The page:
The last person to receive the message–ideally the birthday person, of course–shouts “tell me something good” and the whole room screams out the nice statement. What’s fun about this game is to see how much altered the message gets by the time it reaches the birthday girl or boy. After all, in the game of telephone, the final message usually ends up changing even a little bit. The person who started the message can then jump up and say “I said something good” and if that was right or wrong.

If their message gets relayed perfectly, they get to pick the next person who has not already had a turn.

At the end of the game the birthday-person bows to the guests and says “I have something nice to say about ALL OF YOU” and says their special words to the group, like thanking them for coming or how much fun it was to have this day to play.

Location-Based Activities

There are a variety of activities that you can play that depend on the location of your party and the climate. The following are just a few representative examples that you can use or incorporate into the party, but please understand that any of these games can be modified or changed depending on what’s around. Remember that you are only limited by your imagination and creativity, and many of these games could very well be modified to suit the needs of your guests. These aren’t meant to be applied like a formula or recipe, but rather to be loosely incorporated and modified to suit the needs of your partygoers.

Playing with Snow 

If you live in a rural or suburban area with a relatively cold climate and a decent amount of snowfall, you may be able to take advantage of your surroundings by organizing birthday sledding! Scope out your area for some steep-but-safe hills within walking distance.  While purchasing sleds may be costly, you may be able to make them out of recycled material or even rent or borrow them from a close friend. Simply playing in the snow may also be an easy alternative if your child or children have their own imagination and don’t mind playing on their own. Other alternatives include building snow-people, snow igloos, and having snowball fights, although regarding this last suggestion make sure that the snow is soft enough to be safe to throw!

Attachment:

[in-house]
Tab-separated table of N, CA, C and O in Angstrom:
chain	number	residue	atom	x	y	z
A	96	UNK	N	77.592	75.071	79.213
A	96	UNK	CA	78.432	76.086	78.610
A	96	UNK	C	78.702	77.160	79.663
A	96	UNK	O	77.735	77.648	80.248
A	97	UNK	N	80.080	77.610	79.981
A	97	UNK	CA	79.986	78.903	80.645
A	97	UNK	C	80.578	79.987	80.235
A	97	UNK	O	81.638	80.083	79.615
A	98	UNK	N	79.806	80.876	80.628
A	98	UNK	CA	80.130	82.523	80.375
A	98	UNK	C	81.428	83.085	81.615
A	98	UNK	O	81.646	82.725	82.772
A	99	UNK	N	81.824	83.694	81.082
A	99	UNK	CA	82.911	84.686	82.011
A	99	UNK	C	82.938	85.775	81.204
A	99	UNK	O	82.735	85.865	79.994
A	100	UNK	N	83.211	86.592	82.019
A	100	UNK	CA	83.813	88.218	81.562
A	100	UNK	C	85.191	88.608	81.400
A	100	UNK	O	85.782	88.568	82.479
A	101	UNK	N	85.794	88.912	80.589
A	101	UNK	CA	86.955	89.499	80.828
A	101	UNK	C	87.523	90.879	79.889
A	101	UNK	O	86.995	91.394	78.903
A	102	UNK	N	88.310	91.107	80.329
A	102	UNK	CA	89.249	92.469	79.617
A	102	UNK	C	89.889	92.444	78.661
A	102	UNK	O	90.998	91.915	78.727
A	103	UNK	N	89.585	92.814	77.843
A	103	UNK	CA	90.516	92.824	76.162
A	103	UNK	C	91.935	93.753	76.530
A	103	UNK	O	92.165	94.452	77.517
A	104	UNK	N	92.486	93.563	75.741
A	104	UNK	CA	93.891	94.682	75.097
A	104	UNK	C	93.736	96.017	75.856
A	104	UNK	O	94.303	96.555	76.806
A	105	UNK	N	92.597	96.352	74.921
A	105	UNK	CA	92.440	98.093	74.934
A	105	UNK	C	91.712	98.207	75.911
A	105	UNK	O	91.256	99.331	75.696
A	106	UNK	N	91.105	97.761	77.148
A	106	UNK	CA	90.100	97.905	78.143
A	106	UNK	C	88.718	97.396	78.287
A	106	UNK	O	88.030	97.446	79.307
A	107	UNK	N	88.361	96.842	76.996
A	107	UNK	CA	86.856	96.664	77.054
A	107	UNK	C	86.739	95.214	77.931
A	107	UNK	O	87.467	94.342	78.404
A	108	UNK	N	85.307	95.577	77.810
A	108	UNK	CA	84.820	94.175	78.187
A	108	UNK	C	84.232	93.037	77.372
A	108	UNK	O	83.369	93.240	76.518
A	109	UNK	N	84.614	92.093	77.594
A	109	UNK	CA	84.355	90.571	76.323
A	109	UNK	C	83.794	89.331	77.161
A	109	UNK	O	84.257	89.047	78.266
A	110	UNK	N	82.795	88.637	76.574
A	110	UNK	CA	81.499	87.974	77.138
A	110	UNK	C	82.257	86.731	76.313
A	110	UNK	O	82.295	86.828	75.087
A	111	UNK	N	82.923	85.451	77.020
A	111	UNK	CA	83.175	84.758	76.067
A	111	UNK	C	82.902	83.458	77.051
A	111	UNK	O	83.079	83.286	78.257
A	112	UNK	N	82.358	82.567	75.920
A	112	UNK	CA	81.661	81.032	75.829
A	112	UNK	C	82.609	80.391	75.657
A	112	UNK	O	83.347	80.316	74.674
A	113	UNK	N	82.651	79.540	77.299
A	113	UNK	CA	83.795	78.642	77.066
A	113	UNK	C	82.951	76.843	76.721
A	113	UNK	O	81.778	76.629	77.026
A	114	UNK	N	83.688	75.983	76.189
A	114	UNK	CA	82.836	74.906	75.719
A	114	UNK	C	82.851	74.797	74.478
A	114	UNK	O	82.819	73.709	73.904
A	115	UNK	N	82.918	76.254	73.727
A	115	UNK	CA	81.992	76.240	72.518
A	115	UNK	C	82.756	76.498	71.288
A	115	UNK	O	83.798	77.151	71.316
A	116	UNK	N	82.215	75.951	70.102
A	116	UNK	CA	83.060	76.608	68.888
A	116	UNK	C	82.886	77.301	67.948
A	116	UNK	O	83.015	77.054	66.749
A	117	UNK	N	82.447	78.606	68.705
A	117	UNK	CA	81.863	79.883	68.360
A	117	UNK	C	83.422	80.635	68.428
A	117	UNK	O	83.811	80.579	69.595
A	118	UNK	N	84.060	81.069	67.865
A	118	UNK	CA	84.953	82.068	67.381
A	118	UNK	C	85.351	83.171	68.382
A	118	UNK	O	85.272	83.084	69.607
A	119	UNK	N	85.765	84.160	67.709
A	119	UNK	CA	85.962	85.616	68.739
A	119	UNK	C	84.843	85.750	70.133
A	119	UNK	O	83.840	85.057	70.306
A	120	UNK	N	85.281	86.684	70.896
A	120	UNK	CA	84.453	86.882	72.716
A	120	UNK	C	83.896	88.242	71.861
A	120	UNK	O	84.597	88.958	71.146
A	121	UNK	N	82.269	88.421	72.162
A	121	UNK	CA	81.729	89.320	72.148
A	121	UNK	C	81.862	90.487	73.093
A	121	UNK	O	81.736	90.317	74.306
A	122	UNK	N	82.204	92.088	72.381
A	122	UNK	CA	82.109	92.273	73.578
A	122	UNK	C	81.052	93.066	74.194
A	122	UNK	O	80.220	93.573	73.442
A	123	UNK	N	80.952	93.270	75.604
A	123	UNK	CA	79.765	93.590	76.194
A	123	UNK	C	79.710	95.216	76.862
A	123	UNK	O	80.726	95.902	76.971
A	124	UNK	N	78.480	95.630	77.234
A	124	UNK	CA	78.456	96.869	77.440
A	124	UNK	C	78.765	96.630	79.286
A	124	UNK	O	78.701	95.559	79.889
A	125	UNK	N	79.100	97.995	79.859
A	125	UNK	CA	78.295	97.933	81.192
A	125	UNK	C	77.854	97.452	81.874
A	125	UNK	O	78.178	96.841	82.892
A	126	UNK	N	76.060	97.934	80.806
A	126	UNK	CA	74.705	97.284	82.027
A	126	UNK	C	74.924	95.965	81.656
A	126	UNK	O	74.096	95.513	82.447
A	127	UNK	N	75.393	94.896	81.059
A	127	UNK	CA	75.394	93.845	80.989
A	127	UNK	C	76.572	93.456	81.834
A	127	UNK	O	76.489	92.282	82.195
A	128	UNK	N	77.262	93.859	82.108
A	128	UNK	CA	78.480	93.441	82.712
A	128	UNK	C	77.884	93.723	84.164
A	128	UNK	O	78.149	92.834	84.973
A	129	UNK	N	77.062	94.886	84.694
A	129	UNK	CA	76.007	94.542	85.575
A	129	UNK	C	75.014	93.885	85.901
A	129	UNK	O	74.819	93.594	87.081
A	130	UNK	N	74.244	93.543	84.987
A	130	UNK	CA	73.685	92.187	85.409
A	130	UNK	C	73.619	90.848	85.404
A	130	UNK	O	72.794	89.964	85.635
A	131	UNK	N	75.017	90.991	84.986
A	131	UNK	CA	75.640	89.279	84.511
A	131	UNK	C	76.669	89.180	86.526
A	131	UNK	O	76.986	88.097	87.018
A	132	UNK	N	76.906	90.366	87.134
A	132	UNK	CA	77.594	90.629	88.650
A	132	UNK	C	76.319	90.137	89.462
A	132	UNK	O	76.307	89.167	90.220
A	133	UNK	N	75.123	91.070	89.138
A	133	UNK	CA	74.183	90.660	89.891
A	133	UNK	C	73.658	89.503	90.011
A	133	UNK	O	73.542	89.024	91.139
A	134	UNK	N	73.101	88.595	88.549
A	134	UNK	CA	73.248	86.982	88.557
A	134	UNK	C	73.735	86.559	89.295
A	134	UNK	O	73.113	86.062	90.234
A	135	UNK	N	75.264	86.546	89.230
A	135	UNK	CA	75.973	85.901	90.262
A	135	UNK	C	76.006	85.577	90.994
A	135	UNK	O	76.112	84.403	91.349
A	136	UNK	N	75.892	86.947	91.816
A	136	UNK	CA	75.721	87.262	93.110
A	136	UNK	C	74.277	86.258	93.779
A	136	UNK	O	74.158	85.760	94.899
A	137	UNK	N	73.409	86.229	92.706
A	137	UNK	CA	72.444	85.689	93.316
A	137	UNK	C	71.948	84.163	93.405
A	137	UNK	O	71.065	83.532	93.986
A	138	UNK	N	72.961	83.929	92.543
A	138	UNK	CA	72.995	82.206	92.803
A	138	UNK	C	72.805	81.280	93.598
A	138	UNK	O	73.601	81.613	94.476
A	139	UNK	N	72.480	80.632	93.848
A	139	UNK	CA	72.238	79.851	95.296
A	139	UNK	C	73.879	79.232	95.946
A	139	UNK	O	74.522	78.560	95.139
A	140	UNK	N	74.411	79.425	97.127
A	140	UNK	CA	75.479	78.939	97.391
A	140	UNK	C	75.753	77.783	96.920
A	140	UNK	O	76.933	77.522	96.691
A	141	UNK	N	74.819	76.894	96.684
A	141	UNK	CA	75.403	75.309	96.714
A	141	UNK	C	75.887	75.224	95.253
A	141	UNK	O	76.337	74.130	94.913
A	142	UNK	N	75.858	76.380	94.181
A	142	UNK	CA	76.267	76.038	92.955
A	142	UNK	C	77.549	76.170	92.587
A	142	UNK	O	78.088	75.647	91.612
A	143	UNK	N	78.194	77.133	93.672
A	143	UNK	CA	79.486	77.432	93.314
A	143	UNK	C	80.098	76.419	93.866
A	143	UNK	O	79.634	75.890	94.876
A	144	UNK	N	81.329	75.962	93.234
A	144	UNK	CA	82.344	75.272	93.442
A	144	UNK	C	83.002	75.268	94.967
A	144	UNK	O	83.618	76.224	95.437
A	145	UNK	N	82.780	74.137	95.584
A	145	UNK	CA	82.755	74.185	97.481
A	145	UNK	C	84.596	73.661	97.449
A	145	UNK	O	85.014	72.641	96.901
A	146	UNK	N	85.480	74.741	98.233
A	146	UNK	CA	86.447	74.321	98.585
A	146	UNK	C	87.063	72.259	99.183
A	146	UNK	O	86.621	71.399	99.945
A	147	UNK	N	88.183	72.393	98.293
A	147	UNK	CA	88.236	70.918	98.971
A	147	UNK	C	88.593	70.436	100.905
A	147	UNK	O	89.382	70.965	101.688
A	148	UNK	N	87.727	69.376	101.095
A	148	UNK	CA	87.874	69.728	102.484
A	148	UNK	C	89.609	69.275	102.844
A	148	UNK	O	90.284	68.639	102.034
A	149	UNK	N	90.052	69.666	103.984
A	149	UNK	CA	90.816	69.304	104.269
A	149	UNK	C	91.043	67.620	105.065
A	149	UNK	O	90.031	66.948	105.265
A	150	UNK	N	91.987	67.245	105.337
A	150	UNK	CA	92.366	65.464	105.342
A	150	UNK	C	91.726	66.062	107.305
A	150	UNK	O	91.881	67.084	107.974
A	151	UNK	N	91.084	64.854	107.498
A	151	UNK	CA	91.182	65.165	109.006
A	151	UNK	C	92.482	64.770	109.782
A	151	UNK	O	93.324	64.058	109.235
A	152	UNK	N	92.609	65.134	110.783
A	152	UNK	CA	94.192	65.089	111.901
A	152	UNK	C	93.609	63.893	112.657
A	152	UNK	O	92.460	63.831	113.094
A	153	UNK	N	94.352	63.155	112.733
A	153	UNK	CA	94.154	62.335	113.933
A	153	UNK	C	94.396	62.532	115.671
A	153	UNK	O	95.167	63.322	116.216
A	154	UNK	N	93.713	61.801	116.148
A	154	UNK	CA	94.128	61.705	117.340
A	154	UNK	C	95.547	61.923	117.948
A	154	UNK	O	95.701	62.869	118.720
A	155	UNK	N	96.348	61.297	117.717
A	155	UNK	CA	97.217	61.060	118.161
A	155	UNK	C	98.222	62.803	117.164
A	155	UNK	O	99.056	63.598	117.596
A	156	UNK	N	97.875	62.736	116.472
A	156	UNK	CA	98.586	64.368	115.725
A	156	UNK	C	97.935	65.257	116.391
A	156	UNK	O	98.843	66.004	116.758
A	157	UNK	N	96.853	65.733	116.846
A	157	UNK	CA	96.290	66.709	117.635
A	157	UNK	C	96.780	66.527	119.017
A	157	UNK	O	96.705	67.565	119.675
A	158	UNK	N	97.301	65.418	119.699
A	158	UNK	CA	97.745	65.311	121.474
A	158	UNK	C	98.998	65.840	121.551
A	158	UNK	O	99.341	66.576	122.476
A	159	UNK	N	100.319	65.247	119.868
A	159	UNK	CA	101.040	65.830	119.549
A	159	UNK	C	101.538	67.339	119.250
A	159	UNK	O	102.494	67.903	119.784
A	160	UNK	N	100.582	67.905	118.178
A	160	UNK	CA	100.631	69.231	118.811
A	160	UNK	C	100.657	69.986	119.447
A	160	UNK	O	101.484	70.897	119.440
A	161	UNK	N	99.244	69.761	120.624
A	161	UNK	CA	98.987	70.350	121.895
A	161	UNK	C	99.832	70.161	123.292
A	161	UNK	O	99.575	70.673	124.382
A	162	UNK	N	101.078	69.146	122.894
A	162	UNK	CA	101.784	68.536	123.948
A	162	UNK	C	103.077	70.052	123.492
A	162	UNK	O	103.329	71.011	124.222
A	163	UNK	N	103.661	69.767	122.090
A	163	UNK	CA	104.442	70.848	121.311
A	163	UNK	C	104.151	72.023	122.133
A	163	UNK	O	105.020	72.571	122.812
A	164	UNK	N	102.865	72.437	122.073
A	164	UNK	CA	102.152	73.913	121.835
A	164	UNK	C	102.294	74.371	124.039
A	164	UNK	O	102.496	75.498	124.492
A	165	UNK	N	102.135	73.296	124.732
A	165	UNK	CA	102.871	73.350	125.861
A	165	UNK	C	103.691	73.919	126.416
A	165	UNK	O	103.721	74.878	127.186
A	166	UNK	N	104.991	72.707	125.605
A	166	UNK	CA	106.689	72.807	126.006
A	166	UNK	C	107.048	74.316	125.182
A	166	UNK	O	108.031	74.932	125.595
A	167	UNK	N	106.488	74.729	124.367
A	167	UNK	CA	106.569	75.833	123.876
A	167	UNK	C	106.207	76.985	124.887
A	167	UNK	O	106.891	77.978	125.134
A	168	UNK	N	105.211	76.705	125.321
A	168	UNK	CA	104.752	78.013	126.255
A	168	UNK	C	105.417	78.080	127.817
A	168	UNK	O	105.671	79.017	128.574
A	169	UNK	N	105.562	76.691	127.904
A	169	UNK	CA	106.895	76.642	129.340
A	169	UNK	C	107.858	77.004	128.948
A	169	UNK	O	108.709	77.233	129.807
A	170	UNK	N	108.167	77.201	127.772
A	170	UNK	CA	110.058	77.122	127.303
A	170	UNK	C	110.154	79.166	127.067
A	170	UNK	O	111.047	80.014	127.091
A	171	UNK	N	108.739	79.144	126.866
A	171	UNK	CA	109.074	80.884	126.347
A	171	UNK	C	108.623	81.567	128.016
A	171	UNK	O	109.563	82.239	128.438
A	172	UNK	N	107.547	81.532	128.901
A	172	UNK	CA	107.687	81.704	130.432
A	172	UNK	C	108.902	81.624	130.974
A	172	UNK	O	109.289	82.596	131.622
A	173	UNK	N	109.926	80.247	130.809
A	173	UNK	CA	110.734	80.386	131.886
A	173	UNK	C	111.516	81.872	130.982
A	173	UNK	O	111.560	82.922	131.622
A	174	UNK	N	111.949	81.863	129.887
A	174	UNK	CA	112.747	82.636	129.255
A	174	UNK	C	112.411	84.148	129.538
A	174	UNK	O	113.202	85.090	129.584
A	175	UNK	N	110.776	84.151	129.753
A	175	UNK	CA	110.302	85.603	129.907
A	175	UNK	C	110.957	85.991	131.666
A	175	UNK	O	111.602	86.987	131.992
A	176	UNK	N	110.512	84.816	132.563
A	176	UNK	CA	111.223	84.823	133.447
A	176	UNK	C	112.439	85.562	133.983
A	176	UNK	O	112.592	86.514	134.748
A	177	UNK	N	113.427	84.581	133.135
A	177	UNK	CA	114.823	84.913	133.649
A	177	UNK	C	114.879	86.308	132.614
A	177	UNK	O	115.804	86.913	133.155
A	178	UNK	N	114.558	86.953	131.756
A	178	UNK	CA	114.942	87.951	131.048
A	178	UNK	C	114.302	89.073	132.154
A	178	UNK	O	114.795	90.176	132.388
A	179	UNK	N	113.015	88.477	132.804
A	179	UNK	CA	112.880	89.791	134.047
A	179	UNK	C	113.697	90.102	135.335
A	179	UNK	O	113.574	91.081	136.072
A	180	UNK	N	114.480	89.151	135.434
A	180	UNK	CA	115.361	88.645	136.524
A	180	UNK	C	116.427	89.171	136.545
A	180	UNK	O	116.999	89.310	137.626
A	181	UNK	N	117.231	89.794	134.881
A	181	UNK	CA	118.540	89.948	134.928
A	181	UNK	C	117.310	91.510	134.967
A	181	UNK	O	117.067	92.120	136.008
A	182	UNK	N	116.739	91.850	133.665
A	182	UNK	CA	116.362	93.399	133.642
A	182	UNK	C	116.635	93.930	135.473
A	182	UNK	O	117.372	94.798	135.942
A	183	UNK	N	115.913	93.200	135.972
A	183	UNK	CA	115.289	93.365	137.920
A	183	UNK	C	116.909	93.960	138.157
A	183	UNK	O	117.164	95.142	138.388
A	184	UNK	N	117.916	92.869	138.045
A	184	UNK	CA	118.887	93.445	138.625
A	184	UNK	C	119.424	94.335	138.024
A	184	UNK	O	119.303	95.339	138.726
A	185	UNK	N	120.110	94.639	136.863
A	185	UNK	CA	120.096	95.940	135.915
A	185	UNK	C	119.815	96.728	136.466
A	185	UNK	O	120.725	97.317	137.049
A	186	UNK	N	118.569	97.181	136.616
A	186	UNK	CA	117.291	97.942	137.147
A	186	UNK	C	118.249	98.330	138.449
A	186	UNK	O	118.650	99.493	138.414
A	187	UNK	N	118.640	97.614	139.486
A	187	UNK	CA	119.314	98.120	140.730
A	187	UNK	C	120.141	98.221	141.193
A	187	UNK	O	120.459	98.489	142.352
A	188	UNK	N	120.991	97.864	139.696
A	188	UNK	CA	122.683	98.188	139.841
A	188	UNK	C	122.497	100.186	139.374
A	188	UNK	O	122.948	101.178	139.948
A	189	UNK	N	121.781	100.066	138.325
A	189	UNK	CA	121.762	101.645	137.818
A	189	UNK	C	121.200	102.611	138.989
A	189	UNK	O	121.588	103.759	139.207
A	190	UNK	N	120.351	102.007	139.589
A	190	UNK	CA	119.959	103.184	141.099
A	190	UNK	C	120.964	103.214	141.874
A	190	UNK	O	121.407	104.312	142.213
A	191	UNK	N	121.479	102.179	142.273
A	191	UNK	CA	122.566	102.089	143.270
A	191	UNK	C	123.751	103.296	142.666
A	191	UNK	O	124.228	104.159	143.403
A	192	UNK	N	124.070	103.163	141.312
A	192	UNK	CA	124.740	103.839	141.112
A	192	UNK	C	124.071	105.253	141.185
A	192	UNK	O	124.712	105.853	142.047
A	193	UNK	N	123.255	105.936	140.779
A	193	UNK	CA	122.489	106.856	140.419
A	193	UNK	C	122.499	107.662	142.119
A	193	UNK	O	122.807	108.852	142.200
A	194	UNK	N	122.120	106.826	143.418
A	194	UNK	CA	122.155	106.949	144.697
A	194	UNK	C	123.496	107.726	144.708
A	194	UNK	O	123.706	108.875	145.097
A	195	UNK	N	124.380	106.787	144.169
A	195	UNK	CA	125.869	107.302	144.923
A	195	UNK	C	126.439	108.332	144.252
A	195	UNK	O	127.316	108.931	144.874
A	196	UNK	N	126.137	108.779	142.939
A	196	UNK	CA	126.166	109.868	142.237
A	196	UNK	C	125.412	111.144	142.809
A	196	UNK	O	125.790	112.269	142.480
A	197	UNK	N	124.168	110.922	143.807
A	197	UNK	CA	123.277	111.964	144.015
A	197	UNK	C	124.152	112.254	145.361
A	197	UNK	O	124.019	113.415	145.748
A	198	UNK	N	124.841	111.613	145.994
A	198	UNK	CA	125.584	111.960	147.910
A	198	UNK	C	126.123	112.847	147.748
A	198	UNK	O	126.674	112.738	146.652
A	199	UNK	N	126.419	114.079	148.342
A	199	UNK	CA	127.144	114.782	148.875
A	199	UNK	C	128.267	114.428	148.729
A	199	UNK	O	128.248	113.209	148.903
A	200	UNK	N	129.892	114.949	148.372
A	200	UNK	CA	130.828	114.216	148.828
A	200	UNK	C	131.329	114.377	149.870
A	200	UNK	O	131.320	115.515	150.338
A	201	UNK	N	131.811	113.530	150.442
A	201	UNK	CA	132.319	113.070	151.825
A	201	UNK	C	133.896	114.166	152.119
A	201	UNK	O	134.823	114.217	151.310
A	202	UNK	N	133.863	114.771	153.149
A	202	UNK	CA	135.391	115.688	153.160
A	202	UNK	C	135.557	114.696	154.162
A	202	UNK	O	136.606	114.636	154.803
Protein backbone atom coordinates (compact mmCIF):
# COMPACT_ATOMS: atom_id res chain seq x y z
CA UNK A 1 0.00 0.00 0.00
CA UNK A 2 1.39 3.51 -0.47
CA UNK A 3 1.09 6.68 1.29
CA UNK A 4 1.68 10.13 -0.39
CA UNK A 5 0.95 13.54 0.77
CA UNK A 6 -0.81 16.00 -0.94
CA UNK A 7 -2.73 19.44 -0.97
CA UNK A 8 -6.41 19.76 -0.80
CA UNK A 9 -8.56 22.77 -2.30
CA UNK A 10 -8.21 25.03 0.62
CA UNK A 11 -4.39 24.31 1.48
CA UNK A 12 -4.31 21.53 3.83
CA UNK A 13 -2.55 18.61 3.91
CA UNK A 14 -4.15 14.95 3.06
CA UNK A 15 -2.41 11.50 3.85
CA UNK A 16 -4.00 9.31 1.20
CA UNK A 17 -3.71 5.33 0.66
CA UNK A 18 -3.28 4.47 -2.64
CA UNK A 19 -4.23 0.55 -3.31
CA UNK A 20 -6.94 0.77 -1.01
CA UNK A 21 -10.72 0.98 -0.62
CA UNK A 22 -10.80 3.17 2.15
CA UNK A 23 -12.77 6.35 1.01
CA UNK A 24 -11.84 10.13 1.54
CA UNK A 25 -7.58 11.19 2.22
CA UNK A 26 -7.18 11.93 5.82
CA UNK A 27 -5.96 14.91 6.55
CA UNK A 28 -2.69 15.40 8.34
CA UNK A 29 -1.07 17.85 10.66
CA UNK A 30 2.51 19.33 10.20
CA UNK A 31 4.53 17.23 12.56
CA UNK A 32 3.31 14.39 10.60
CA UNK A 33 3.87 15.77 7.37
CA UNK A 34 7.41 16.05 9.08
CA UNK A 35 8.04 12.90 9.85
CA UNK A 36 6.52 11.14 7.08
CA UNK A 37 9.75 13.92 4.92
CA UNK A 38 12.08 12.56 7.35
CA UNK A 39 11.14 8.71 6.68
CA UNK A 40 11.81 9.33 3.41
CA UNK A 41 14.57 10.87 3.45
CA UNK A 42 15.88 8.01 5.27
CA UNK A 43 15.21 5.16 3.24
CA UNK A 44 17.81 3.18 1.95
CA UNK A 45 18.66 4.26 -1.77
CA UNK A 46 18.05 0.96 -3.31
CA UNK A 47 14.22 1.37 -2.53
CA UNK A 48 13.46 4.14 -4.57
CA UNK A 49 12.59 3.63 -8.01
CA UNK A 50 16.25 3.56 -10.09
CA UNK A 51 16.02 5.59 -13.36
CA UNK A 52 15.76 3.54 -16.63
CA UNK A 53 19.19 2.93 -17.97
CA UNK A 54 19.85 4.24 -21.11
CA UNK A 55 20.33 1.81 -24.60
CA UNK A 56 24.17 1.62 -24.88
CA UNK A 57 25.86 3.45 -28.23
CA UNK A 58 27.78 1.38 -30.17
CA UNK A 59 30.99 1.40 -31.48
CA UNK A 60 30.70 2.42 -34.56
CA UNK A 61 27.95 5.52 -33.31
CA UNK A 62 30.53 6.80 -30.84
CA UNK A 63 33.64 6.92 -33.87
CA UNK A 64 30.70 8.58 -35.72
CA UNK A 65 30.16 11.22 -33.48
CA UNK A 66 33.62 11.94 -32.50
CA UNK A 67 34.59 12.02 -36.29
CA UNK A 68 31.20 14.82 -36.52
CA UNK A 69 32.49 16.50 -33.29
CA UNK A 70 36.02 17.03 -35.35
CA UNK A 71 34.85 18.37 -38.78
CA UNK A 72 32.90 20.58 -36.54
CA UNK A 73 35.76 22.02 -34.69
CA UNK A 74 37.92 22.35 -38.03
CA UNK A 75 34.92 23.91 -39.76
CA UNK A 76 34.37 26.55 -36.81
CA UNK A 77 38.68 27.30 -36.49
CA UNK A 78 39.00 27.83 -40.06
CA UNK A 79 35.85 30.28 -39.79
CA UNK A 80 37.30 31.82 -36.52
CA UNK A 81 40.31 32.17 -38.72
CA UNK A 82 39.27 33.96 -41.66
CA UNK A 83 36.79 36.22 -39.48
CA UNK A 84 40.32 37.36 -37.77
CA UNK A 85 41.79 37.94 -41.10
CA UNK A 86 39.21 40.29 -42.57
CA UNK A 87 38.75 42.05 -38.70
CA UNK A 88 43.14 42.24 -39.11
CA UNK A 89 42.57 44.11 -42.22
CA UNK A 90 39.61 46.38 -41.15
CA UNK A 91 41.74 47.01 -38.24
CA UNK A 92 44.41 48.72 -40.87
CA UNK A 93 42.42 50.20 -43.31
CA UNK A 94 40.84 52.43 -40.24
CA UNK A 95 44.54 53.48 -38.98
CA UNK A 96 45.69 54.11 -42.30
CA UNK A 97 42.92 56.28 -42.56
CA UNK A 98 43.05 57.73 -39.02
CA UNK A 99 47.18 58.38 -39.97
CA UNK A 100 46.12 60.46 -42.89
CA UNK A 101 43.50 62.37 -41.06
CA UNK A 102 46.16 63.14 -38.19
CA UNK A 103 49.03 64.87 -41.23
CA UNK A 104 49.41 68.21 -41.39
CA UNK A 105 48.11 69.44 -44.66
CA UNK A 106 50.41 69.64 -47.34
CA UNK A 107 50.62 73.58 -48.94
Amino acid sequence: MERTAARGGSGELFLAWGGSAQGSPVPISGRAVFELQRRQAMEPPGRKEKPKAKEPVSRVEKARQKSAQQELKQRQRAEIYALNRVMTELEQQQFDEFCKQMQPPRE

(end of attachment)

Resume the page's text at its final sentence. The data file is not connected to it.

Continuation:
If you live in a rural area and/or suburb, and the weather permits, you can arrange to go to the local apple orchard, pick apples, make cider, and use whatever remaining apples to make birthday foods, including apple sauce, apple pie, or apple fritters. Generally, it costs only $5.00 USD or less (as of 2014) to pick apples, so you definitely won’t be burning the wallet from this particular activity. Just make sure that whatever you decide to cook with the apples is easy to obtain and relatively inexpensive.


One of the easiest and most inexpensive games to initiate at a party is “tag,” that timeless game where one child is chosen to be “It,” as the other children run around in an open court or field trying to flee from getting tapped and turning into “It.” This game could potentially last for well over 45 minutes given the right location. The good news is that this game can be held regardless of most prevailing weather patterns. Just be careful that the ground isn’t too slippery and that the area where the game takes place is safe from any pedestrian traffic. This game can be a great way of energizing kids, and getting them into the spirit of carefree fun!

Watch a Movie

This is probably one of the most cost-effective and least stressful activities to initiate at a birthday party.

Something as easy as the kids getting to play video games or watch a movie on a BIG TV I find is really “cool” enough for most kids. Gather up some pillows, microwave some popcorn, and snuggle up with your favorite adventure flick. Although most cinemas tend to be on the expensive side these days, this doesn’t preclude you from watching movies over the internet and/or renting a movie from Netflix that you have been wanting to see for a while.

If you’re the type of person who gets anxious about putting on parties and playing host to guests, especially if they’re children, keeping a movie handy can be one of the easiest ways of ensuring a relatively calm and peaceful party experience, despite whatever high-energy the school-agers and tweens bring with them. Having a movie that’s appealing to this age group will easily take the pressure off of you having to initiate any activities that may or may not “fly” with the group. And did I mention that it’s an activity that would cost you less than $12.00? These days, with streaming high-quality videos, you should have absolutely no issues with finding a video and ordering it in real time for your birthday child and the party guests. You might even be able to vote before deciding on which movie to watch. Or have the birthday child decide. Whichever movie you decide, just make sure it’s age-appropriate and something that the adult guests will approve.